Business Bureau serving Eastern North Carolina offers seven simple steps to
protect college students from identity theft.
8.1 million Americans became victims of identity theft, according to the 2011
Identity Fraud Survey conducted by Javelin Strategy & Research and
sponsored by BBB. The average mean cost of identity theft is $631 and the
average time to resolve identity fraud is 33 hours.
fraud” accounts for 14 percent of all identity theft crimes. This means that
new roommates and friends have just as much potential of being dishonorable as
a foreign-based scam artist phishing on the Internet. Identity thieves think
nothing of rifling through unattended trash cans, taking mail from unlocked
mailboxes or even cruising social networking Web sites looking for personal information.
important for students to be vigilant in monitoring bank and credit card
statements to spot unauthorized activity,” said Toby Barfield,
president and CEO of BBB serving Eastern North Carolina.
“Students should sign up for security alerts on their accounts and have them
sent to their mobile phone so they will know if any changes have been made.”
recommends that college students take the following seven steps to fight
identity theft on campus:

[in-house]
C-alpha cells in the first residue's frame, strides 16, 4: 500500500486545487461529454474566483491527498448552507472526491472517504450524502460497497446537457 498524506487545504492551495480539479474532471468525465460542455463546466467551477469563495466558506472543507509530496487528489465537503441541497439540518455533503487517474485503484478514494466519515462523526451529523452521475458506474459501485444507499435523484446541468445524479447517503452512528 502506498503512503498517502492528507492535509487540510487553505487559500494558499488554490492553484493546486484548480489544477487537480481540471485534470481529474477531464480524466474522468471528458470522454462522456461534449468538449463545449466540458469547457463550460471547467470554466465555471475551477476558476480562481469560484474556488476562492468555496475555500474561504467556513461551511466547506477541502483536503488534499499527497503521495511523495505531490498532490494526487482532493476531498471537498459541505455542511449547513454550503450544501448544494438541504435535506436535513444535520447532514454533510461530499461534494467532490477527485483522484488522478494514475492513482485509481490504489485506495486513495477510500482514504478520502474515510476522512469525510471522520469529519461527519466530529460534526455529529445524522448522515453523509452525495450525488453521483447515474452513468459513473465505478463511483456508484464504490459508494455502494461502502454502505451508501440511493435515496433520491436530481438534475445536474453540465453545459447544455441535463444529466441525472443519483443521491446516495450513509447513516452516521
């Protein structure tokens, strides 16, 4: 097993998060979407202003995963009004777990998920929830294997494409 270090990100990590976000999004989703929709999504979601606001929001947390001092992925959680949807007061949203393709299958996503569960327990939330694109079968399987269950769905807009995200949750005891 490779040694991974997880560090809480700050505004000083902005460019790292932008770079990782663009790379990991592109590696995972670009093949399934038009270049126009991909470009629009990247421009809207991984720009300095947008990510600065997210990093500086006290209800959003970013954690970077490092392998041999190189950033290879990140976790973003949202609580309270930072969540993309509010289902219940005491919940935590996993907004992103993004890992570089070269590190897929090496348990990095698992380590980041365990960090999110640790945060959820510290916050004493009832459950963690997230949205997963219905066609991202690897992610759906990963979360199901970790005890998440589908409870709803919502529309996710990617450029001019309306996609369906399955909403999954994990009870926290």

Send sensitive mail to your
parents’ home or a post office box. School mailboxes are not always secure and often
can be accessed easily in a dorm or apartment.
Important documents should be
stored under lock and key. This includes your Social Security card, passport and
bank statements. Shred credit card offers and any paper documents that have
sensitive financial information rather than just tossing them out.
Make sure your computer has
up-to-date antivirus and spyware software. Always install any updates to your
computer’s operating system or browser software, which help keep your computer
safe from any new advances by identity thieves online.
Always check your credit
statements closely for any suspicious activity. The sooner you identify any
potential fraud, the less you will suffer in the long run.
Check out unfamiliar Web sites
Look for the BBB Accredited Business Seal and click on it to check out a
company’s Business Review.
Check your credit report at least
once a year.
You are entitled to one free report a year from each of the three reporting
bureaus: TransUnion, Experian and Equifax. You can do this for free by visiting
For additional information on
securing your identity, visit bbb.org.